71.8 (13.1)

77.0 (10.7)

69.8 (13.4)

< 0.001

< 0.001

Hemorrhagic stroke

750

52 (7%)

24 (12%)

28 (5%)

> 0.05

> 0.05

Ischemic stroke

750

650 (87%)

170 (84%)

480 (88%)

> 0.05

> 0.05

TIA

750

48 (6%)

9 (4%)

39 (7%)

> 0.05

> 0.05

Gender (male) (%)

750

352 (47%)

84 (41%)

268 (49%)

> 0.05

> 0.05

Cerebellar stroke vs hemispherical/brainstem

735

73 (10%)

8 (4%)

65 (12%)

> 0.05

> 0.05

Left vs. right hemisphere

661

364 (55%)

91 (45%)

273 (50%)

> 0.05

> 0.05

Education (SD), years

658

11.4 (3.3)

10.5 (3.1)

11.7 (3.4)

> 0.05

0.045

IQCODE (SD)

610

83.3 (11.5)

86.8 (15.5)

82.0 (9.1)

< 0.001

< 0.001

The Montreal Cognitive Assessment

511

19.3 (6.8)

11.4 (6.5)

21.0 (5.5)

< 0.001

< 0.001

Hypertension

747

533 (71%)

145 (71%)

388 (71%)

> 0.05

> 0.05

Diabetes mellitus

747

203 (27%)

71 (35%)

132 (24%)

> 0.05

> 0.05

Atrial fibrillation

748

180 (24%)

76 (37%)

104 (19%)

0.014

< 0.001

Myocardial infarct

747

106 (14%)

33 (16%)

73 (13%)

> 005

> 0.05

Respiratory diseases (0–4)

747

1.0 (1.1)

1.2 (1.3)

0,.9 (1.0)

0.004

< 0.001

CIRS

    

 Total Score

747

9.4 (4.9)

11.0 (4.7)

8.8 (4.9)

< 0.001

< 0.001

 Severity index

747

0.7 (0.4)

0.8 (0.4)

0.6 (0.4)

< 0.001

< 0.001

 Comorbidity Index

747

3.5 (1.9)

4.2 (1.8)

3.3 (1.9)

< 0.001

< 0.001

Pneumonia at admission

750

72 (10%)

41 (20%)

31 (6%)

< 0.001

< 0.001

Pneumonia during hospitalization

750

44 (6%)

23 (11%)

21 (4%)

0.039

< 0.001

Urinary tract infection at admission

723

207 (29%)

85 (42%)

122 (22%)

0.001

< 0.001

Urinary tract infection during hospitalization

723

44 (6%)

13 (6%)

31 (6%)

> 0.05

> 0.05

Hospitalization (days)

750

11.1 (7.3)

14.0 (10.6)

10.0 (5.3)

> 0.05

< 0.001

Aphasia

750

255 (34%)

89 (44%)

166 (30%)

< 0.001

< 0.001

Neglect

750

94 (13%)

62 (31%)

32 (6%)

0.038

> 0.05

Vision deficits

750

298 (40%)

145 (71%)

153 (18%)

< 0.001

< 0.001

NIHSS

750

8.5 (7.3)

13.0 (6.7)

6.9 (6.8)

< 0.001

< 0.001

Pre-stroke modified Rankin Scale

749

0.7 (1.4)

1.3 (1.7)

0.5 (1.2)

< 0.001

< 0.001

mRS (7–10 day after admission)

750

2.6 (2.0)

4.1 (1.6)

2.1 (1.9)

< 0.001

< 0.001

Maximal temperature between 1 and 3 day

750

37.1 (0.7)

37.4 (0.7)

37.1 (0.7)

< 0.001

< 0.001

Maximal temperature between 4 and 7 day

726

37.0 (0.7)

37.2 (0.7)

36.9 (0.6)

< 0.001

< 0.001

Delirium Rating Scale Revised 98, Cognitive Test for Delirium IQCODE Informant Questionnaire on Cognitive Decline in the Elderly, mRS modified Rankin Scale, NIHSS National Institute of Health Stroke Scale, CIRS The Cumulative Illness Rating Scale

Results

Of the 750 patients included 682 stroke survivors were scheduled for follow-up visits (a flow chart shows the study design). From them, 67 died and 43 were lost from the follow-up 3 months post-stroke. Ultimately, patients with delirium in the acute phase of stroke experienced increased mortality within 3 months post-stroke (26.62% vs. 5.36%, Person’s χ2 56.302 p < 0.001; survival comparison shown in Fig. 2—Gehan’s Wilcoxon test p < 0.001). The baseline characteristic of the stroke population and risk factors for death after 3 months are shown in Table 1. Patients who died were also significantly older, had more sever delirium and cognitive impairment prior to and during hospital stay, had more sever concomitant chronic diseases (in particular atrial fibrillation and diseases affecting respiratory tract) and higher temperature between days 1 and 7 of hospitalization. Death was also significantly more common in those with aphasia, neglect and vision deficit and in those more disabled on admission and on discharge.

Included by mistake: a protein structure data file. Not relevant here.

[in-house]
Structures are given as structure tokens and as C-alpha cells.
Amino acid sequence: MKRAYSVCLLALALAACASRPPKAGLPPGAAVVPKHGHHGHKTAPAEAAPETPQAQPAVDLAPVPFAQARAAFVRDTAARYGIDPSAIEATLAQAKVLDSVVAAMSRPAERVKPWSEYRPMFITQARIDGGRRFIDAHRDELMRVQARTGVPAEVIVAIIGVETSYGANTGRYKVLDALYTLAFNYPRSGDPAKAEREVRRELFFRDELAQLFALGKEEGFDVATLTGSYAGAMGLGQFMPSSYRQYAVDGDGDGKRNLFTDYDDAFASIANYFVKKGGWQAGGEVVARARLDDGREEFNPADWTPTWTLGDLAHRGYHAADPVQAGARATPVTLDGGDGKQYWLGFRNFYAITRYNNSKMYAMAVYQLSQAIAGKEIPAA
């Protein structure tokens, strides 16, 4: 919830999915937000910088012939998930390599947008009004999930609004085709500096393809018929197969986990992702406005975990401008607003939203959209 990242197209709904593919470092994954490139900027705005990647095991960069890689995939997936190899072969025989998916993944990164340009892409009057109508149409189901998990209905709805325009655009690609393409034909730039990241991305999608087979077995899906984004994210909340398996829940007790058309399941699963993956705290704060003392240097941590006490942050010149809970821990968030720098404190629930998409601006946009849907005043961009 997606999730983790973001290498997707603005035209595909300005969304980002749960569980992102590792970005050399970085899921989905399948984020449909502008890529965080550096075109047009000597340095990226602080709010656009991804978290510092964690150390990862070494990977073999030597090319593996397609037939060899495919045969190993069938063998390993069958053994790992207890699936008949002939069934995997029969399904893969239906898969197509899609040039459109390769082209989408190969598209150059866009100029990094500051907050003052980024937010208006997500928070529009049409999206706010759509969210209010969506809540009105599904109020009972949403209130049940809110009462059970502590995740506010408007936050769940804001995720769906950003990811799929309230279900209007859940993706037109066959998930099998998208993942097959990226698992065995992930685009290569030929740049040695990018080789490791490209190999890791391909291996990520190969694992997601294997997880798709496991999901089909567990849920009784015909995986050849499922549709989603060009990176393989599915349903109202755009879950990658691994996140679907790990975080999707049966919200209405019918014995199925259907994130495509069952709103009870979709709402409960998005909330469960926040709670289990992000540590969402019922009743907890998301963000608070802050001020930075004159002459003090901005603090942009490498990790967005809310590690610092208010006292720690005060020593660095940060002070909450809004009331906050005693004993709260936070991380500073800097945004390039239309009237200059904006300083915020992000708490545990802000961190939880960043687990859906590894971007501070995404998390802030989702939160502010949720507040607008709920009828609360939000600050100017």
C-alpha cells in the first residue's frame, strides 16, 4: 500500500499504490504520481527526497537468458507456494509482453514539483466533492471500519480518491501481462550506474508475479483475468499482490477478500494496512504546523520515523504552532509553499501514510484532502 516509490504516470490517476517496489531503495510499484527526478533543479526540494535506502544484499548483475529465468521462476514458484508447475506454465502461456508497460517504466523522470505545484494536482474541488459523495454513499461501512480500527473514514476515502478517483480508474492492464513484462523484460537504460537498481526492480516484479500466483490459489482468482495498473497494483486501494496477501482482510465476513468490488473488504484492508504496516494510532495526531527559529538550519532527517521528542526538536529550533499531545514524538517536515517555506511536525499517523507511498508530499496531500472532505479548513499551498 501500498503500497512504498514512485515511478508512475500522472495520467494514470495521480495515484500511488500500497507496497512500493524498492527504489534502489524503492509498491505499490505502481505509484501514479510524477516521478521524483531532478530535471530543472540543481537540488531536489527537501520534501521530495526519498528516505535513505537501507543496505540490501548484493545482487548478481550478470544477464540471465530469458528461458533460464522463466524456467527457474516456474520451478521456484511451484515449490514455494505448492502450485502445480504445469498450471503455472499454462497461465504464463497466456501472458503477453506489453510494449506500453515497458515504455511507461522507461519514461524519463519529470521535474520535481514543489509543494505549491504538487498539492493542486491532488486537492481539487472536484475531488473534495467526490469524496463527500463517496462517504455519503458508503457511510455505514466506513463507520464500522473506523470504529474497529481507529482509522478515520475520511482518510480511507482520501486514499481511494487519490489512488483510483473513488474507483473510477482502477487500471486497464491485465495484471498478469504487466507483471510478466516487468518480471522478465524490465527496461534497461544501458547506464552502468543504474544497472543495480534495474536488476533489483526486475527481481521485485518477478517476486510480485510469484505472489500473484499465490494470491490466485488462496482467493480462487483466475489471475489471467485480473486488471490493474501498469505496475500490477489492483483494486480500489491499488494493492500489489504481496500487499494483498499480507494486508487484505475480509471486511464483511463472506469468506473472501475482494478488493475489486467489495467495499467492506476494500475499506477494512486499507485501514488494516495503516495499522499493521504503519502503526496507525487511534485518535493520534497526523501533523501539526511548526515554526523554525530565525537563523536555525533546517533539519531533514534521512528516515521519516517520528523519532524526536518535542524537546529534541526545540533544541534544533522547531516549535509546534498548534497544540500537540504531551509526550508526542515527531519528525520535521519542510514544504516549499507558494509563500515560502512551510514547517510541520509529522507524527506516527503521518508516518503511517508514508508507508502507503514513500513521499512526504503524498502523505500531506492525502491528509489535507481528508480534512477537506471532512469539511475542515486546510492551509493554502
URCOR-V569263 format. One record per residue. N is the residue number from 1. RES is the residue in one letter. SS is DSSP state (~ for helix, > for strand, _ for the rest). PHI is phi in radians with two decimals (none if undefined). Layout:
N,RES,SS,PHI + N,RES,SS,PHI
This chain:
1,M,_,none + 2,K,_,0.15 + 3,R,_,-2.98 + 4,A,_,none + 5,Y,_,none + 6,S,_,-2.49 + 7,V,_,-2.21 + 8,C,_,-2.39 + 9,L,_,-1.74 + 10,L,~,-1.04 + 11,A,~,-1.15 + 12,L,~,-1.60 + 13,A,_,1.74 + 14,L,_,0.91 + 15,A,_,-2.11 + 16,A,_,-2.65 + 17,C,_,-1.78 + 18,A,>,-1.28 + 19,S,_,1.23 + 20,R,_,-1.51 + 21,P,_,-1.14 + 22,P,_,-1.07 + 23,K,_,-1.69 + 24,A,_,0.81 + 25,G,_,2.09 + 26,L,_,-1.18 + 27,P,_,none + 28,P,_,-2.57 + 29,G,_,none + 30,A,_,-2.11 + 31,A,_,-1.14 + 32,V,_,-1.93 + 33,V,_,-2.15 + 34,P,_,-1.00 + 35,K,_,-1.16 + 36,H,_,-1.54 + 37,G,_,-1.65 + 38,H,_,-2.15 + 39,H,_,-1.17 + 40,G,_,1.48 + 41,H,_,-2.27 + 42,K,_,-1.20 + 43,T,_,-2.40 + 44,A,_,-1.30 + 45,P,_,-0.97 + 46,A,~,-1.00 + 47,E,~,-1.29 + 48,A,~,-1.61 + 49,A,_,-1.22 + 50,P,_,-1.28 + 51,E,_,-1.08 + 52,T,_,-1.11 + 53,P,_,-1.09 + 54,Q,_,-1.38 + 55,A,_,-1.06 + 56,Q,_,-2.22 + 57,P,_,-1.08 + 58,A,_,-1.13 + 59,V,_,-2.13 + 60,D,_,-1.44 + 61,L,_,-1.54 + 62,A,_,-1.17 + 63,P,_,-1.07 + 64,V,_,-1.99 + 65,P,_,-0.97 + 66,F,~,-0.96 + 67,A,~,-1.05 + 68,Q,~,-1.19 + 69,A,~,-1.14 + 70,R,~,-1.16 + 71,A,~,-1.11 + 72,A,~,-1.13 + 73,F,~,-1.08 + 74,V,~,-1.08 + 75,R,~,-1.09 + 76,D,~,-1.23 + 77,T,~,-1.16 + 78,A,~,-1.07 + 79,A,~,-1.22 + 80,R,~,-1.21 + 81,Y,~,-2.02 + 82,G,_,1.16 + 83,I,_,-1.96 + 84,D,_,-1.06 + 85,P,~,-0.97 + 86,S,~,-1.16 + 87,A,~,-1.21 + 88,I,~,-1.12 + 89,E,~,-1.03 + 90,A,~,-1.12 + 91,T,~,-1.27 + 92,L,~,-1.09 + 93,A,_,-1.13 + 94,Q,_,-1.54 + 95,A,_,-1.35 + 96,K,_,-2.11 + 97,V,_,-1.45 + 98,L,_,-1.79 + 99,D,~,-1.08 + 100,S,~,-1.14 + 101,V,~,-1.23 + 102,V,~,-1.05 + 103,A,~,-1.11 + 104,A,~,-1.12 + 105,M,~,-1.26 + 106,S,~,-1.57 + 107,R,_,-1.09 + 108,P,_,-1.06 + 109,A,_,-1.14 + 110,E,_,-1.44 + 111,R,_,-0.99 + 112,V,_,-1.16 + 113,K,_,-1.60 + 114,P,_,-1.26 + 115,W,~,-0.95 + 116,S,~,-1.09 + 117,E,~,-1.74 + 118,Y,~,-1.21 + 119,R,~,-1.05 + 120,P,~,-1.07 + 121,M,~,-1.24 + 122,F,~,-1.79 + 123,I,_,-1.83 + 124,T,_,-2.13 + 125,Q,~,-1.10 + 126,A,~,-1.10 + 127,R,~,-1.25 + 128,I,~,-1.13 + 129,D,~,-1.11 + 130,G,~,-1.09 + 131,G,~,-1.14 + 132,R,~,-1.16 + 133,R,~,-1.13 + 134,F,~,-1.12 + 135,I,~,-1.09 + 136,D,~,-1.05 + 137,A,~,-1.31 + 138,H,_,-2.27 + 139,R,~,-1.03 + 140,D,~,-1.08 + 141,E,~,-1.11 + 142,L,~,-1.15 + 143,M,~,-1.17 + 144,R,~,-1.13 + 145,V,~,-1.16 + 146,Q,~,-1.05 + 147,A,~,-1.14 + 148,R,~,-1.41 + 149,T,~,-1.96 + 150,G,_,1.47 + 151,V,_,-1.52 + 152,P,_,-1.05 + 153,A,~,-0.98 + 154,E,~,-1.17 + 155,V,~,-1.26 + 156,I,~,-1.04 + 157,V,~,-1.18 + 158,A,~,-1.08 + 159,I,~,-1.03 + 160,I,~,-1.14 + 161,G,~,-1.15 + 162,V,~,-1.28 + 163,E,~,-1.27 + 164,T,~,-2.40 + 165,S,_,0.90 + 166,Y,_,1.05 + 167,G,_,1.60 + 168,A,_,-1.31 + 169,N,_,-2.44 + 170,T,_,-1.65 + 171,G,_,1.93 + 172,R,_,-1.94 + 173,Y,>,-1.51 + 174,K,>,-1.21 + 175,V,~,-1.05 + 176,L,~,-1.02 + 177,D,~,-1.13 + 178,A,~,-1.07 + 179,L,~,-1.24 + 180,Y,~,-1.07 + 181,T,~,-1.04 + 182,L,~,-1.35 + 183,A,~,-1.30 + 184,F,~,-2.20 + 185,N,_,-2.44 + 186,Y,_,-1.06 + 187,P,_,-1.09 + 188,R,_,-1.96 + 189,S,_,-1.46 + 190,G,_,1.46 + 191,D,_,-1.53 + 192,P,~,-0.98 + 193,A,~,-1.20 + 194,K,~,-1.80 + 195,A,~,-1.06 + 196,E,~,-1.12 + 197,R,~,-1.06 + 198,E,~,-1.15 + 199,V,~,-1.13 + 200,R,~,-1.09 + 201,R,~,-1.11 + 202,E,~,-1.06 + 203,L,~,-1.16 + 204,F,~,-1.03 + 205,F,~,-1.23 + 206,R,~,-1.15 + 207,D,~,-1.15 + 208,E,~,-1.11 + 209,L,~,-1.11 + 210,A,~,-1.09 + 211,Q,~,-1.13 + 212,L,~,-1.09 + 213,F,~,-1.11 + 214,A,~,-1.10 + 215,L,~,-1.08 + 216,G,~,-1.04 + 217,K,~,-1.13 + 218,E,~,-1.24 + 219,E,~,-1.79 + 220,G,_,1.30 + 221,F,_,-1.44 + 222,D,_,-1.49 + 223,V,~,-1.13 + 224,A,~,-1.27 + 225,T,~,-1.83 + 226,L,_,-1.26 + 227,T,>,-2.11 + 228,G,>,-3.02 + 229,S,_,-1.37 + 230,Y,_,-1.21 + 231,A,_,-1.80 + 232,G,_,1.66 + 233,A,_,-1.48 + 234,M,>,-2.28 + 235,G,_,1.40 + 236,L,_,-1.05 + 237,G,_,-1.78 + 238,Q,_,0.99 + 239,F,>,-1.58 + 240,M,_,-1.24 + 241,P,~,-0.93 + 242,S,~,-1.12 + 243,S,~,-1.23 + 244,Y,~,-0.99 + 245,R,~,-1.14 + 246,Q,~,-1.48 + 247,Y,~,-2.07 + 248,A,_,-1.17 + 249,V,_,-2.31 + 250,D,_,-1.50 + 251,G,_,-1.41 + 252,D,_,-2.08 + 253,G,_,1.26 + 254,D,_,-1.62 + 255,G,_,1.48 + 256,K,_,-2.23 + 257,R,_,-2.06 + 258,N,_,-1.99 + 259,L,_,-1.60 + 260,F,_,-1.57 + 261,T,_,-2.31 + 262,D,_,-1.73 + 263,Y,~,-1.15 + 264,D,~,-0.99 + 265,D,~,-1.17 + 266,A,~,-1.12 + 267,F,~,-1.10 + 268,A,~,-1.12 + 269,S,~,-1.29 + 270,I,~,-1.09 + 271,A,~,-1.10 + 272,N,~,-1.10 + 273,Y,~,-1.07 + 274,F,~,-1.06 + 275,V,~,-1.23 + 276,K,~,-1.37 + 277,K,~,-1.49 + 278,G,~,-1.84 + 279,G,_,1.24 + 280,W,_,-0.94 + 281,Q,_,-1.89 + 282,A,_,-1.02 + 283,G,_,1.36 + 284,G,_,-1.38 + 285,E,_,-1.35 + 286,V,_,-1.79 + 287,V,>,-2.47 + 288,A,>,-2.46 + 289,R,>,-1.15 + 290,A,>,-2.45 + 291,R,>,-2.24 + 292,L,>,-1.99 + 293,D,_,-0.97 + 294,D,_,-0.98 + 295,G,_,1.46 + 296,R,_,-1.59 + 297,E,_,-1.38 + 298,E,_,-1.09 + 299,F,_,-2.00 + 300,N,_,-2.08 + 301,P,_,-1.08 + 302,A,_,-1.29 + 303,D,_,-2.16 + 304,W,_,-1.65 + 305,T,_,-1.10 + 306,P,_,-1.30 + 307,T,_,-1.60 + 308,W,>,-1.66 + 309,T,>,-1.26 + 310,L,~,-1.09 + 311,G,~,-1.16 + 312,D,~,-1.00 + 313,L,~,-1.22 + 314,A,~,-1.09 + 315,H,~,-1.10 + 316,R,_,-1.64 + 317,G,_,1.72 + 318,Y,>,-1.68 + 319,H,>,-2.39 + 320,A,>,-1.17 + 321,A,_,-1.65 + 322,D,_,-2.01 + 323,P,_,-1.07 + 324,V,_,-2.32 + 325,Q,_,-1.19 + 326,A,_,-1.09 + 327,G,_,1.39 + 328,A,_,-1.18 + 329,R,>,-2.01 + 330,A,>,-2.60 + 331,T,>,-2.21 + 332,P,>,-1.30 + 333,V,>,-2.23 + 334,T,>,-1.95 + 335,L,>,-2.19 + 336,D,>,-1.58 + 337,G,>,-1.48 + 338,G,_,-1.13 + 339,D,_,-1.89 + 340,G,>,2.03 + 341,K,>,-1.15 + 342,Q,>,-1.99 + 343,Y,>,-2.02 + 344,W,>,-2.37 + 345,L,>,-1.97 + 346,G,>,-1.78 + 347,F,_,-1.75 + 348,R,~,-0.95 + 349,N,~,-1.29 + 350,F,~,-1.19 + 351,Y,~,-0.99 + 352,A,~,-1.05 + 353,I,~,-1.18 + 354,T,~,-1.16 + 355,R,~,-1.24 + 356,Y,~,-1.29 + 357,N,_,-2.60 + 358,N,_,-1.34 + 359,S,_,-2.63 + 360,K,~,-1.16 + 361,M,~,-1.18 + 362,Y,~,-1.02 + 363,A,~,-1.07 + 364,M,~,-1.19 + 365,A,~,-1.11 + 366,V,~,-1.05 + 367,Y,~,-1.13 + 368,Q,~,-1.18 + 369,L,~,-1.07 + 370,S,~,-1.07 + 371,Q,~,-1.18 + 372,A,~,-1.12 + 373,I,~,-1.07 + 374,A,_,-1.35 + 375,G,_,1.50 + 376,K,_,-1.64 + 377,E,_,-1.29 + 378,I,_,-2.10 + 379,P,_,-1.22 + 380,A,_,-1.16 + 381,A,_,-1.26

Fig. 2

Kaplan–Meier curve demonstrating the cumulative mortality rate of patients with and without post-stroke delirium 3 and 12 months following discharge

Delirium was found to be an independent risk factor for death in univariate logistic regression analysis (OR 6.41 CI 3.76–10.92; p < 0.001). In the multivariable logistic regression model, delirium remained significantly associated with mortality 3 months after stroke (results are shown in Table 2).
Table 2

Independent risk factors for mortality 3 and 12 months post-stroke in multivariable logistic regression analysis

3-Months mortality

OR (CI)

p

OR (CI) adjusted*

p

Age

1.05 (1.02–1.08)

0.002

1.06 (1.02–1.09)

0.003

Pre-mRS

1.65 (1.37–1.99)

< 0.001

1.64 (1.35–1.99)

< 0.001

Delirium

2.90 (1.58–5.31)

0.001

2.83 (1.54–5.21)

0.001

Pneumonia on admission

2.47 (1.13–5.39)

0.023

2.23 (0.98–5.10)

0.057

NIHSS on admission

1.05 (1.01–1.10)

0.027

1.05 (1.01–1.10)

0.025

Maximal temperature between 1 and 3 day

1.59 (1.02–2.47)

0.042

1.58 (1.01–2.47)

0.043

Sex

1.63 (0.85–3.15)

0.143

CIRS

1.02 (0.96–1.09)

0.670

12-Months mortality

OR (CI)

p

OR (CI) adjusted*

p

Age

1.09 (1.06–1.12)